Drumshanbo native shortlisted for National Health Literacy Award

Drumshanbo native, Pauline O’Connor, who works in the Marie Keating Foundation, has been given national recognition for her outstanding efforts to communicate with patients in a crystal clear way.

Drumshanbo native, Pauline O’Connor, who works in the Marie Keating Foundation, has been given national recognition for her outstanding efforts to communicate with patients in a crystal clear way.

Pauline and her team from the Marie Keating Foundation have been shortlisted for their initiative “Breast Cancer Awareness Program for Women with Intellectual Disabilities” in the sixth annual Crystal Clear MSD Health Literacy Awards in the Category, Best Health Promotion Project. As a result of being shortlisted, Pauline and her team will be invited to attend the Crystal Clear MSD Health Literacy Awards Ceremony in Dublin on Monday, May 13.

It is acknowledged in research literature that women with Intellectual Disability (ID) have less access to and less understanding of preventative health screenings than women in the general population. This program was developed between the Marie Keating Foundation, KARE and the Brothers of Charity services who agreed that the needs of women with Intellectual Disability in relation to breast awareness was not being sufficiently addressed through the current literature available. Their aim was to use easy to read and visual presentation techniques to enable women with Intellectual Disability to become more empowered in breast health awareness; knowing what is normal, understanding the importance of early detection, knowing what changes to look for and who to talk to if concerned.

The Marie Keating Foundation’s existing Breast Cancer presentation was revised with input from women with Intellectual Disability to make it more accessible. To extend the programme’s reach to as many women as possible, a ‘training the trainers’ programme was piloted in KARE and rolled out across frontline workers supporting women with Intellectual Disability around the country from the Marie Keating Foundation’s staff. Comprehensive evaluation following the initial pilot workshop and subsequent evaluation of women attending the workshops found an increase in understanding of what to look for when doing a self-examination and why they would check their breasts. The ‘training the trainers’ workshops continue to have impact by reaching more and more women and increasing the opportunity for the workshop to be regularly repeated.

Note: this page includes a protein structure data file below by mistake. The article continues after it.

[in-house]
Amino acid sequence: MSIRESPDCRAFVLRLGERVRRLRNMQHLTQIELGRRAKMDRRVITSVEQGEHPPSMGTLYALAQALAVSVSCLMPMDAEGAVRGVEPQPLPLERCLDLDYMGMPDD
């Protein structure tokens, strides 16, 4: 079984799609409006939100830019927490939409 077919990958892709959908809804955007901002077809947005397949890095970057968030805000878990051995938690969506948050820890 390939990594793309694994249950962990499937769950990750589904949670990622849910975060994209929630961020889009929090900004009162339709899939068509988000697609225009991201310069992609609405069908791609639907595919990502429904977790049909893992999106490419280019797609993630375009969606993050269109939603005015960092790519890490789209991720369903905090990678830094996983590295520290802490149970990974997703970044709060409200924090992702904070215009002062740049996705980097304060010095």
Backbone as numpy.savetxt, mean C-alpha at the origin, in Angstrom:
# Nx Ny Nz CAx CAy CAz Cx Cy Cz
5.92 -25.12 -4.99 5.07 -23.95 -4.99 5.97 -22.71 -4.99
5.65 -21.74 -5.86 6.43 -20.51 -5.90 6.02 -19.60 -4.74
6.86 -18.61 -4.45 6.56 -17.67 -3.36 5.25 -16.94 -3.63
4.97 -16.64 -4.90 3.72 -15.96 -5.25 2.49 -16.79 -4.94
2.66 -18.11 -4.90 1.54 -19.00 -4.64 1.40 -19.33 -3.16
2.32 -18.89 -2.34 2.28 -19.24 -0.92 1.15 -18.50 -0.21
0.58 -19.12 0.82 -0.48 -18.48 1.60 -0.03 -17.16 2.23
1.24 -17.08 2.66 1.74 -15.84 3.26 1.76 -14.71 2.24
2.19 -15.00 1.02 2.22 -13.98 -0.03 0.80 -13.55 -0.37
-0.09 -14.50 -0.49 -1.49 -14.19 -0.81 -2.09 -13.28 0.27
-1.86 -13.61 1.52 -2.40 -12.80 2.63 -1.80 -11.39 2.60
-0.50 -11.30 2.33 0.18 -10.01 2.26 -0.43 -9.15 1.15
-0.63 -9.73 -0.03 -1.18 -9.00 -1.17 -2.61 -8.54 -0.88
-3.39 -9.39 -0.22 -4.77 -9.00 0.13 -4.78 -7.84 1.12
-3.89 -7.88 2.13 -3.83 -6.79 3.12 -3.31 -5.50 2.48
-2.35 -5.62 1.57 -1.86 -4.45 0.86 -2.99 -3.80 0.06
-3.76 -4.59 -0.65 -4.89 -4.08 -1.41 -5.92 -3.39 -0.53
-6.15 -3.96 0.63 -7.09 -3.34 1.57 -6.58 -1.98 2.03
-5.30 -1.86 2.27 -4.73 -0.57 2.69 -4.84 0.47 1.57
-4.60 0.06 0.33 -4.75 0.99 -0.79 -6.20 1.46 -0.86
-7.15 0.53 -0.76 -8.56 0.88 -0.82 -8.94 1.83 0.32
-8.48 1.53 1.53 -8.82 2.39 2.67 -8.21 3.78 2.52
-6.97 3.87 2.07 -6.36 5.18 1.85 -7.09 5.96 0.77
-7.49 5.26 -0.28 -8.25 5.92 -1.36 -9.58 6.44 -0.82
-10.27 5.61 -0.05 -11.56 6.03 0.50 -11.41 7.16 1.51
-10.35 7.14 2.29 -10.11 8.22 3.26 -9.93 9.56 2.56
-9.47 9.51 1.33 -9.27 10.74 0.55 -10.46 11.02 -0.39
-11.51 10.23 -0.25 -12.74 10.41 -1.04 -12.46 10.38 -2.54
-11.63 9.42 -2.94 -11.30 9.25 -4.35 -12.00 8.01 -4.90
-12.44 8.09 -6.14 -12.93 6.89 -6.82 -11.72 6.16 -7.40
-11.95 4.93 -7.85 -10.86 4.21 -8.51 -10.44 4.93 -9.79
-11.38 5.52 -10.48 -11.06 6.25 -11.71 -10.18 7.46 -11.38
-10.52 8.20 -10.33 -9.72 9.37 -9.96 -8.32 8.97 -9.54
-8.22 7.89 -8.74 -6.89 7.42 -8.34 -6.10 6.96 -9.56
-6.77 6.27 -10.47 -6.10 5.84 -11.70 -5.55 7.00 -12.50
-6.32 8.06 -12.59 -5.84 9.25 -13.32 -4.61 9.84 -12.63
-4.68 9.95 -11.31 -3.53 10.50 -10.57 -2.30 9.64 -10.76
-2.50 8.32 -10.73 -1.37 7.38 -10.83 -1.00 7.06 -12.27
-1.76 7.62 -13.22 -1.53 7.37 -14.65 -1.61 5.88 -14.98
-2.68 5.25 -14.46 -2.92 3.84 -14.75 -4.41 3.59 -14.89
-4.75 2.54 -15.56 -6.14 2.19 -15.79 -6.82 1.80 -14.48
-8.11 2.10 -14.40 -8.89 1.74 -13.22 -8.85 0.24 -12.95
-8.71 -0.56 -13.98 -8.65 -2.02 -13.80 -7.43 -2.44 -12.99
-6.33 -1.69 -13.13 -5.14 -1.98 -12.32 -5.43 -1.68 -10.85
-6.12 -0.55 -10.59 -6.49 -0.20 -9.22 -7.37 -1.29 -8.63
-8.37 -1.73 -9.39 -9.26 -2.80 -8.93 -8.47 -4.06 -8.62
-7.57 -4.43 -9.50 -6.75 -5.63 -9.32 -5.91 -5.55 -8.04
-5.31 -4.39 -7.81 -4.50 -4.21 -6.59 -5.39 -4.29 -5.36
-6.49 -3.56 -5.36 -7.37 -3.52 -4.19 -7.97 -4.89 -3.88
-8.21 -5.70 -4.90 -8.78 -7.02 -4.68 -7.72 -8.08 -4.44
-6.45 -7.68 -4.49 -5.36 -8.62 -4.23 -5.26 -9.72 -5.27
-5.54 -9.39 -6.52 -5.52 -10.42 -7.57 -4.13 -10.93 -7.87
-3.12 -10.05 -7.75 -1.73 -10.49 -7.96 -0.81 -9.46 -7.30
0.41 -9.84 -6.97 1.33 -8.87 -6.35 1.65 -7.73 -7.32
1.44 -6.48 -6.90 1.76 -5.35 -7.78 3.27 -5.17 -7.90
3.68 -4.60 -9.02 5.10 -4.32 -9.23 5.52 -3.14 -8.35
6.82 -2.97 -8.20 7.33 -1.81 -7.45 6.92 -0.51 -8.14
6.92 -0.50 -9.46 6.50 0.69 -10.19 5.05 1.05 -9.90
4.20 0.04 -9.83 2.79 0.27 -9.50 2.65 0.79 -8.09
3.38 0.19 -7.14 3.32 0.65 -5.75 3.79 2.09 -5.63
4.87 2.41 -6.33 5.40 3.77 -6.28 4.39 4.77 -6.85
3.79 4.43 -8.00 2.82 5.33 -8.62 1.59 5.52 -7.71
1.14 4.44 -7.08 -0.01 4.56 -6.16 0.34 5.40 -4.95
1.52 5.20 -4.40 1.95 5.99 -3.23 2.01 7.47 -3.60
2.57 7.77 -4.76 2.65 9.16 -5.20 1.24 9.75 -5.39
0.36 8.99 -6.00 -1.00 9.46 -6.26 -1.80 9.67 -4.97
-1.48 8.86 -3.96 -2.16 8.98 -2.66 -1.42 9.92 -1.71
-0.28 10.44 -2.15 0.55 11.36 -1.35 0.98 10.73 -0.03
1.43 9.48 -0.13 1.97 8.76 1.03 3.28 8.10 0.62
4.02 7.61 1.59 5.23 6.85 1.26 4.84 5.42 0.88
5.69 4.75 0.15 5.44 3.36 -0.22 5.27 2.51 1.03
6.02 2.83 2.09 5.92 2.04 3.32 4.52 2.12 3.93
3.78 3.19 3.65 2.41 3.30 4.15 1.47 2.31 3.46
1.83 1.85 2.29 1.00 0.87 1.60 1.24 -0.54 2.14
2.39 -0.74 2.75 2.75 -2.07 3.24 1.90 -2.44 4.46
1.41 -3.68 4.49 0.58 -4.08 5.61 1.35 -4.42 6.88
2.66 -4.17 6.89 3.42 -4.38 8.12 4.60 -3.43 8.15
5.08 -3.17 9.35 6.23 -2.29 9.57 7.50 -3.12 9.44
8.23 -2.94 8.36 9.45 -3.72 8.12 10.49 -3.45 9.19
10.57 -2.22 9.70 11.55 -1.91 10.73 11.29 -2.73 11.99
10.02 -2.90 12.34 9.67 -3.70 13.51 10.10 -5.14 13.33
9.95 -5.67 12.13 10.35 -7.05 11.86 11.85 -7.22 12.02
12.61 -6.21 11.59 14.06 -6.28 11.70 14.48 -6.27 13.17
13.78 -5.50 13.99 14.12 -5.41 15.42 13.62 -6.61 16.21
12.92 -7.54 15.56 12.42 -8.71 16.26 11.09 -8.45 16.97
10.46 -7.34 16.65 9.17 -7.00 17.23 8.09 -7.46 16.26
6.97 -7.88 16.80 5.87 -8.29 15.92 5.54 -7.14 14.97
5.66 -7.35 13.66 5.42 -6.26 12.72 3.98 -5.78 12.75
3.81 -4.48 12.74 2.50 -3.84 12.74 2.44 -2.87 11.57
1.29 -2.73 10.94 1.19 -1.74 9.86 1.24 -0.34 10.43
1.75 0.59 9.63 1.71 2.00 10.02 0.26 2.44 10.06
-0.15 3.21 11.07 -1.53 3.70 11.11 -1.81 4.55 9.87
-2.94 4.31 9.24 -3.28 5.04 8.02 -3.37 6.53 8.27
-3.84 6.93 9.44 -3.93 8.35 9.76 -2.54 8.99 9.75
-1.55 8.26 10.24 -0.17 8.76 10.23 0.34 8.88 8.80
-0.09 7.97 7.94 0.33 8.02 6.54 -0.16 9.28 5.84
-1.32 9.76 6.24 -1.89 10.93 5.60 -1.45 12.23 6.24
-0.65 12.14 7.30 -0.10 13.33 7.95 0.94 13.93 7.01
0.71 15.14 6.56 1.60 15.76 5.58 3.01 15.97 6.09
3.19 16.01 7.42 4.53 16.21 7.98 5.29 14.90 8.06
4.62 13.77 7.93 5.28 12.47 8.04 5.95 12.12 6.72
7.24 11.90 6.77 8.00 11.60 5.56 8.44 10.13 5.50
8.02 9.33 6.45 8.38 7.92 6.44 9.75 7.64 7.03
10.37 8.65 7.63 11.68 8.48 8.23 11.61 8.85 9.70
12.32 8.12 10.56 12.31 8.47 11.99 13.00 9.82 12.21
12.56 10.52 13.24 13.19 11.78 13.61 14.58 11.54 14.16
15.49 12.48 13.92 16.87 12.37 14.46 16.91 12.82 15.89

Almost 130 entries were received this year across the healthcare sector including; GPs, nurses, practice managers, physiotherapists, and hospital catering managers. The entry level to the Crystal Clear Awards has remained very high over the last six years and highlights the strong level of interest in health literacy in the healthcare environment in Ireland. Health literacy involves a person being able to understand basic health information whether they receive it in writing, in person or over the phone. It also involves a person having the knowledge to understand their options and make informed decisions about their own health.

The Awards are a partnership between MSD and NALA with representation on the judging panel from the Health Service Executive (HSE), the Health Information and Quality Authority (HIQA), Irish Practice Nurse Association (IPNA), UCD, a General Practice and NALA.